“I’ve never climbed before.”  Kirgipa stared out the window, at the descent to the ground that seemed to go for leagues.  “What if I drop the baby? What if I fall?”  Her reason told her that plummeting to their deaths would be far cleaner than any death meted out by galla.  Still, she didn’t want to die at all, didn’t want to harm the innocent who rested so trustingly in the sling against her body.

Dendarah gave the rope a last yank, testing its strength and the knot Necos had made to fasten it to the bolt ring.  “If you fall, one of us will catch you.”  She turned her attention to Necos.  “How old are you?”

“Thirty and four,” he said.

She nodded.  “I’m forty and one.  My magic is stronger.  You go first and wait for the nurse.  I’ll follow her.”

Necos nodded as if what Dendarah said made sense.  Confused, Kirgipa watched as he wrapped a section of rope around his forearm and slung a leg over the window sill.  He paused, his gaze lighting first on Kirgipa and then Dendarah.  “Climb fast,” he said and swung out of sight.

The two women leaned out the window and watched as Necos propelled down the wall.  Dendarah turned Kirgipa to face her and checked the knotting on the sling.  “Your turn, little maid.”  Behind her, the sound of demonic revelry rose to a fevered pitch, drawing ever closer.

Kirgipa stared at her.  “Why does it matter that your magic is stronger?”

Dendarah glanced out the window once more.  “You know the tales.  The galla feed on magic.  I’m the more enticing meal.  If they breech the door before we escape, they’ll feed longer on me than they would on Necos.  It will give you more time to get away.”  Kirgipa gasped, made speechless by the woman’s practical courage.  The guard ushered her closer to the window.  “He’s down. When he tells you to drop, let go of the rope.  No hesitation.”  She helped Kirgipa across the sill, offering additional instructions for how to propel down the wall and not injure the infant.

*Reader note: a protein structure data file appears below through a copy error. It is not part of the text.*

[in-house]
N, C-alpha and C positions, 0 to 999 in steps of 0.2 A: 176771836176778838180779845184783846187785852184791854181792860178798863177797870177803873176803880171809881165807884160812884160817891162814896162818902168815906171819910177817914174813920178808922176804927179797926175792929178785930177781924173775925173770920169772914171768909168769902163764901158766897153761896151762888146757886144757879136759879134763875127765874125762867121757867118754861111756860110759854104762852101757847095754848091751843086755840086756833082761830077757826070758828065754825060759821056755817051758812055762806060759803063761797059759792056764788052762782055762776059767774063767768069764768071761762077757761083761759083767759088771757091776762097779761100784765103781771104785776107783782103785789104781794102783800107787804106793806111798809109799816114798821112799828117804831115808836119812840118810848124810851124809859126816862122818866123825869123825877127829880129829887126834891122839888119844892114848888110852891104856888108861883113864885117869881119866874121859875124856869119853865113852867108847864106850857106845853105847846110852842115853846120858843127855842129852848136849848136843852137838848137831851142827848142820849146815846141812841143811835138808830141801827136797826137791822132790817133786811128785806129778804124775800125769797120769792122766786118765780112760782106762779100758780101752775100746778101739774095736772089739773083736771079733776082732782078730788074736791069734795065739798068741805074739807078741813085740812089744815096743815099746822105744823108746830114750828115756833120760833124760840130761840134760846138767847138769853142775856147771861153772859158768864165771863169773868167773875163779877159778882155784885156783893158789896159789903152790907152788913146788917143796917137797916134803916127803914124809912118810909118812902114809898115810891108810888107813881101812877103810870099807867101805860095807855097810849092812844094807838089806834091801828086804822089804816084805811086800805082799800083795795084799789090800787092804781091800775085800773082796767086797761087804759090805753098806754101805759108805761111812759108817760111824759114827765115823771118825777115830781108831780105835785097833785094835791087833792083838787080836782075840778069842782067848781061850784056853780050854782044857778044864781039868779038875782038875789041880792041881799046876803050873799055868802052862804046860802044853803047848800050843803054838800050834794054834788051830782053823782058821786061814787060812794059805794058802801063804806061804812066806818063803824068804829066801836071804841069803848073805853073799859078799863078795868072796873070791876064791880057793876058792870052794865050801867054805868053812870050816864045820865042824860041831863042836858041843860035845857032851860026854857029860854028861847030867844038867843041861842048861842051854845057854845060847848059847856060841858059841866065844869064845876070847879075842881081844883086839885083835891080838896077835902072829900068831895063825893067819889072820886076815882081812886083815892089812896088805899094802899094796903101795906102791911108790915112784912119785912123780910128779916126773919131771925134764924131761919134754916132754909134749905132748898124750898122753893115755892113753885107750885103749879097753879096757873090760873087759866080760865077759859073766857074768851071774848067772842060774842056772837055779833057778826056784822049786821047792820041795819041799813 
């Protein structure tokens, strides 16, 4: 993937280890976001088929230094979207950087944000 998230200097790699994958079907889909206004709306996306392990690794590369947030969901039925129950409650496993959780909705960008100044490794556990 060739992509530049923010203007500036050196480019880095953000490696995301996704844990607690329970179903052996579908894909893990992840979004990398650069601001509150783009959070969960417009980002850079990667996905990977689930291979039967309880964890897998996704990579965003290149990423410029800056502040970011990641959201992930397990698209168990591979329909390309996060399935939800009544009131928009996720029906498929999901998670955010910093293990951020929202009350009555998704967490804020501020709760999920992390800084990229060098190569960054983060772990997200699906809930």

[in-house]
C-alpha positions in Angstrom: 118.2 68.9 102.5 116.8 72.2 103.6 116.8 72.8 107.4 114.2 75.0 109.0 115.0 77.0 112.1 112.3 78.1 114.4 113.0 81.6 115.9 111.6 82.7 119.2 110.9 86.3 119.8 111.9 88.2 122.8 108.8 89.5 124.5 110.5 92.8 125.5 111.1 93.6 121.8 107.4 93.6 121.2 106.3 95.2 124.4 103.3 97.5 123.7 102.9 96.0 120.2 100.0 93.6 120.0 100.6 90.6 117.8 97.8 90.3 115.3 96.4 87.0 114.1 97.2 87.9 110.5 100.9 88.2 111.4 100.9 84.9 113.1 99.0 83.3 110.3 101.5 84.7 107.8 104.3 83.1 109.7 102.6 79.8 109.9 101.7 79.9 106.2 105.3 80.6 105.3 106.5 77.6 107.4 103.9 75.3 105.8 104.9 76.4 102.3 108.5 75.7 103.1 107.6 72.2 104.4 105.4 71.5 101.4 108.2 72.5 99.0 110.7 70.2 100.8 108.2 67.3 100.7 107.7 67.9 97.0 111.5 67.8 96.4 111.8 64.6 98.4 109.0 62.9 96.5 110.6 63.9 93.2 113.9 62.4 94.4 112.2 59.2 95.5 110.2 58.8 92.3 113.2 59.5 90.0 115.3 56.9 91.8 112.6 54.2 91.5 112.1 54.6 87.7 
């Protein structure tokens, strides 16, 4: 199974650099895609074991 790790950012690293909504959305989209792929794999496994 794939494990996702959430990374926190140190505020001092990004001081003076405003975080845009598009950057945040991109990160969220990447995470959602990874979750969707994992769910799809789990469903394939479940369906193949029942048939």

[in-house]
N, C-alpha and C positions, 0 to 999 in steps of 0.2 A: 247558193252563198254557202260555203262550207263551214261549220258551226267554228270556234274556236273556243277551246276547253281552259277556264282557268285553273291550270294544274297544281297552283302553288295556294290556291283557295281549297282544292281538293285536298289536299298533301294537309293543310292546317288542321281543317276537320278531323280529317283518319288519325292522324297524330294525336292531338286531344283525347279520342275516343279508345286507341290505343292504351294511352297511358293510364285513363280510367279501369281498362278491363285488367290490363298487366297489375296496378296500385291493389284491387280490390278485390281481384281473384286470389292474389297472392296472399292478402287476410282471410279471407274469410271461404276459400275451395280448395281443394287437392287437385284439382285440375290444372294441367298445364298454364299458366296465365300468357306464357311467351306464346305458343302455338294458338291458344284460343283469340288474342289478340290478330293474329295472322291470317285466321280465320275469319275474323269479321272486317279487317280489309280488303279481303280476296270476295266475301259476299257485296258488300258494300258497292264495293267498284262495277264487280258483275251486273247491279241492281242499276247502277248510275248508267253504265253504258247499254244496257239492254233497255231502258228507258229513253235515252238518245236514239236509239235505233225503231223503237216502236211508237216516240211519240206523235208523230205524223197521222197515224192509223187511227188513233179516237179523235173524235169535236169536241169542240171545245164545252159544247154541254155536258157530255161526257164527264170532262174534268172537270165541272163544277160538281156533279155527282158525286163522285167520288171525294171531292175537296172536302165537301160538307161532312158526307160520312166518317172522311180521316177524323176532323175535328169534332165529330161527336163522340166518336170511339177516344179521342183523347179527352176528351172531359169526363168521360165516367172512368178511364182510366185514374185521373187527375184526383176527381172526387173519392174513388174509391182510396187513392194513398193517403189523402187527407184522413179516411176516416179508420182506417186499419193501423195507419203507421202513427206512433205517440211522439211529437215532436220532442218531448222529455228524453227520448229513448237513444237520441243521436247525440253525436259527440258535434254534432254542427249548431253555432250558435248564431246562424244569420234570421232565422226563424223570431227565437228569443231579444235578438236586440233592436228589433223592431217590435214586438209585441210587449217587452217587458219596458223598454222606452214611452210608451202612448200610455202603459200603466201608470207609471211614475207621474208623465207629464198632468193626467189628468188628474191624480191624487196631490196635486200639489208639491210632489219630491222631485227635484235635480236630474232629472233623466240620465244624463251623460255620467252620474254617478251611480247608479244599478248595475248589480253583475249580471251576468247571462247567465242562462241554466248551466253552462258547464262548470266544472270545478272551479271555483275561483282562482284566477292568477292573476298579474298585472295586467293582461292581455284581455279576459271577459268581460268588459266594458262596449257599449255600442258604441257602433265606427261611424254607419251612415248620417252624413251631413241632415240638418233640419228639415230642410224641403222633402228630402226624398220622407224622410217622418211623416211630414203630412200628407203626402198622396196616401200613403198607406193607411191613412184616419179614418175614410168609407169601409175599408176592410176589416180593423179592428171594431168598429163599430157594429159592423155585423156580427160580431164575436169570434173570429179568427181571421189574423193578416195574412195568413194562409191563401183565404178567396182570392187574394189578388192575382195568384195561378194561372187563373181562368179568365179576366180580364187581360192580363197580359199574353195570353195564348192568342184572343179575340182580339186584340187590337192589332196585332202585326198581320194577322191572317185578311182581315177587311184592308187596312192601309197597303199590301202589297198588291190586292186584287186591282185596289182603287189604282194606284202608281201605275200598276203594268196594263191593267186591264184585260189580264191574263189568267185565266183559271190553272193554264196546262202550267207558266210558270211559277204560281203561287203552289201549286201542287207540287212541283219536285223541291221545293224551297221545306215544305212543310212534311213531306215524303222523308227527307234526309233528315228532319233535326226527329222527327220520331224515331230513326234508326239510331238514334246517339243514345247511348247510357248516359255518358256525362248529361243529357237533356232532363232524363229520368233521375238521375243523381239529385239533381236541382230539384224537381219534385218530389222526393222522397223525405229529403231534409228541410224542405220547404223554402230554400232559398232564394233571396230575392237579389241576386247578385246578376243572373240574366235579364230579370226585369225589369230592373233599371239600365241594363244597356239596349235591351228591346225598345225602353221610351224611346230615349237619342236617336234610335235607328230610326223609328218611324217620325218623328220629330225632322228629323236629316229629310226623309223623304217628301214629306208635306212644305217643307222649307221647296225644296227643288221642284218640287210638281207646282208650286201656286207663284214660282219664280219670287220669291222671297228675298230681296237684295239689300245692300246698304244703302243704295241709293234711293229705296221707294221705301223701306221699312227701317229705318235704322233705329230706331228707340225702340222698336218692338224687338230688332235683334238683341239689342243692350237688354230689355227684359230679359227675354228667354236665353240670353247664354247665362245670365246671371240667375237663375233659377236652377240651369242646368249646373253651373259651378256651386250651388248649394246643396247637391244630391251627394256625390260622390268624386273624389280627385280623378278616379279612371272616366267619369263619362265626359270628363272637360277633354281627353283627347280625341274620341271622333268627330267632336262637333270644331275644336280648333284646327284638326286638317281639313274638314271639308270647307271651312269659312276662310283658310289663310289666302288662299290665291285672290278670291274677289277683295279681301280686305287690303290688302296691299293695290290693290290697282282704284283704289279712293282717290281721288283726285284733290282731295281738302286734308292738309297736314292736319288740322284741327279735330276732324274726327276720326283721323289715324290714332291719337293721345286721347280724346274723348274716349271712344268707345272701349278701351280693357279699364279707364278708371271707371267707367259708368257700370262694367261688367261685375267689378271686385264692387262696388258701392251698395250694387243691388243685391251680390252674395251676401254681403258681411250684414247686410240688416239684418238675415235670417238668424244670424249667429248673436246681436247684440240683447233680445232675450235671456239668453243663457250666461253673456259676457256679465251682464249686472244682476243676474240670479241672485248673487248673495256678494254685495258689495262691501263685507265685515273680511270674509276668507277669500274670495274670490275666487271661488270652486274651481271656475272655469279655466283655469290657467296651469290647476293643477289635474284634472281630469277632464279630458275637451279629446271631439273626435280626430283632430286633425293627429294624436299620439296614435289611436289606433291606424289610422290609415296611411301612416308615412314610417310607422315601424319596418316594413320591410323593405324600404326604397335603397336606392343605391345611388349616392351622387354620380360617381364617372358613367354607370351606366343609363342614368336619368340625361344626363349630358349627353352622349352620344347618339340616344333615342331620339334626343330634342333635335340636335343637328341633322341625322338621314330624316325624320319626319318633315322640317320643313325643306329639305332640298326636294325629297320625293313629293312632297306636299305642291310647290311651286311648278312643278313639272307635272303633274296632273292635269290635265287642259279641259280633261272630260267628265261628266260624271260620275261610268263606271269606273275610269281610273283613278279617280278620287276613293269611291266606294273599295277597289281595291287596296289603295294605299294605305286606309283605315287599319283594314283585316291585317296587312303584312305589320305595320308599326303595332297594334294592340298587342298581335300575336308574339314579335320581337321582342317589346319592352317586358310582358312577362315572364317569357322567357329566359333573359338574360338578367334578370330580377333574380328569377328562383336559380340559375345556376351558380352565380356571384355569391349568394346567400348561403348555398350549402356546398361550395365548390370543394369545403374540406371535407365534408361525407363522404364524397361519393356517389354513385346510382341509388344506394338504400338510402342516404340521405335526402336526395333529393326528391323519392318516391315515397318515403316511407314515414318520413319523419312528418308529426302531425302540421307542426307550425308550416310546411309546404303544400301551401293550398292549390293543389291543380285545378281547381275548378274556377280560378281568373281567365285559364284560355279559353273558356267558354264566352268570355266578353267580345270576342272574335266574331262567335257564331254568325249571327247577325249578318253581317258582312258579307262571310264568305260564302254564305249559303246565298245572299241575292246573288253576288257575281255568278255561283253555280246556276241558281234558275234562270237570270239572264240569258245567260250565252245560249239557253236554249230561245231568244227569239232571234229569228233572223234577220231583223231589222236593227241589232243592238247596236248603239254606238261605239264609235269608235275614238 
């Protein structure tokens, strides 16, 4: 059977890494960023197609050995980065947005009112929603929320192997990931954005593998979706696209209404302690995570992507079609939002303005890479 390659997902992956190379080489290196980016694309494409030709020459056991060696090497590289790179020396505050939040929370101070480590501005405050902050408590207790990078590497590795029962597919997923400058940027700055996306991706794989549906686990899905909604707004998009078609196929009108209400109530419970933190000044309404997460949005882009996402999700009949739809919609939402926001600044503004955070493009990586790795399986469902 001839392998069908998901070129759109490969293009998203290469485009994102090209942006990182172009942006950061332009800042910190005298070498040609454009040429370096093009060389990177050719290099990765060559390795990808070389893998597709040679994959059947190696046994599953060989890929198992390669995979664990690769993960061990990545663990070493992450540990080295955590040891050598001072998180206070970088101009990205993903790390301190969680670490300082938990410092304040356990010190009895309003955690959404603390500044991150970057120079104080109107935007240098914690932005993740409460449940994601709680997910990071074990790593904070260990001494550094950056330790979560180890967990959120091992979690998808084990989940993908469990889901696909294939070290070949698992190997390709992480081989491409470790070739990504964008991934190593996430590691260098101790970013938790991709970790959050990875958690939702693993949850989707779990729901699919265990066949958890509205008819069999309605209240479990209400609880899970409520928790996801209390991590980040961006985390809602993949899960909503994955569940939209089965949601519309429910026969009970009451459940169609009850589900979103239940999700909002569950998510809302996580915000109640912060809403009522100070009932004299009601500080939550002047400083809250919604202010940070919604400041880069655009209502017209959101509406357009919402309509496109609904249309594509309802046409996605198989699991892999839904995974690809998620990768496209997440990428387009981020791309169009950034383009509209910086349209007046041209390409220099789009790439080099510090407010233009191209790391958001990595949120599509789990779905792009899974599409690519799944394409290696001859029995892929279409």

Her descent was harrowing, stomach-churning, and she was soaked with sweat by the time Necos called out “Let go!”  She released the rope.  Her stomach wedged itself into her ribs as she fell, slamming back into place when she landed solidly in Necos’s arms.

He tipped her out of his hold and onto her feet and grabbed her hand. “Run!” he shouted and yanked her toward the herb gardens that surrounded the palace’s western side.

Made fleet and nimble by terror, Kirgipa easily kept up, feet flying over the ground as if she’d grown wings from her heels.  Her heart thundered in her chest, thundered in her ears, almost drowning out the sickening shrieks that raged behind her.  Had they breeched the door?  Did Dendarah escape in time and raced to catch up?

She didn’t dare look back at the palace, but she glimpsed movement from the corner of her eye-a blackness that writhed and clawed at itself as it spread over the palace grounds toward the city of Haradis like a dark tide.  Oh gods, the city.  Her mother and sister were there.  Everyone’s mother and sister were there.  Sons and daughters.  Fathers and brothers.

“We have to warn them!” she shouted to Necos.

His grip on her hand was punishing, and her fingers throbbed.  “Someone will.  Someone may already have.  We must get to the river.  Save the queen.”

The stitch in her side burned, and her shoulders ached from the baby’s weight as they raced the seething black tide purling toward Haradis.  She almost fell once, slipping on a slick stretch of grass that reeked of decay and burned refuse.  Necos clapped a hand over her mouth to muffle her scream.

The slippery patch had once been a Kai.  The only way Kirgipa could tell was by the single yellow eye that floated in a viscous gray puddle peppered with bone splinters and the remains of a mouth that impossibly opened and closed over and over like a fresh-caught fish gasping out its last breath.

Necos’s voice shook even as he steadied her and pulled her along once more. “Don’t look.  Keep running.”

Dry sobs rattled in her throat as she clutched the baby and sprinted alongside the guard.  The river, the river, the river.  The two words echoed in her mind in sync with her heartbeat.

The great Absu, born as a stream in the far Dramorin mountains, bisected the city as it rushed toward the sea hundreds of leagues south.  Its waters, deep and perilous, had broken ships and drowned sailors.  Now it was the salvation of the Kai.  The old tales spoke of how galla couldn’t cross over flowing water.  Kirgipa prayed the tales were true.

They reached the city outskirts, plunging into streets filled with panicked Kai.  Necos was right.  Someone had warned the denizens of Haradis, creating a beast made of terrified people that heaved and labored toward the Absu’s banks.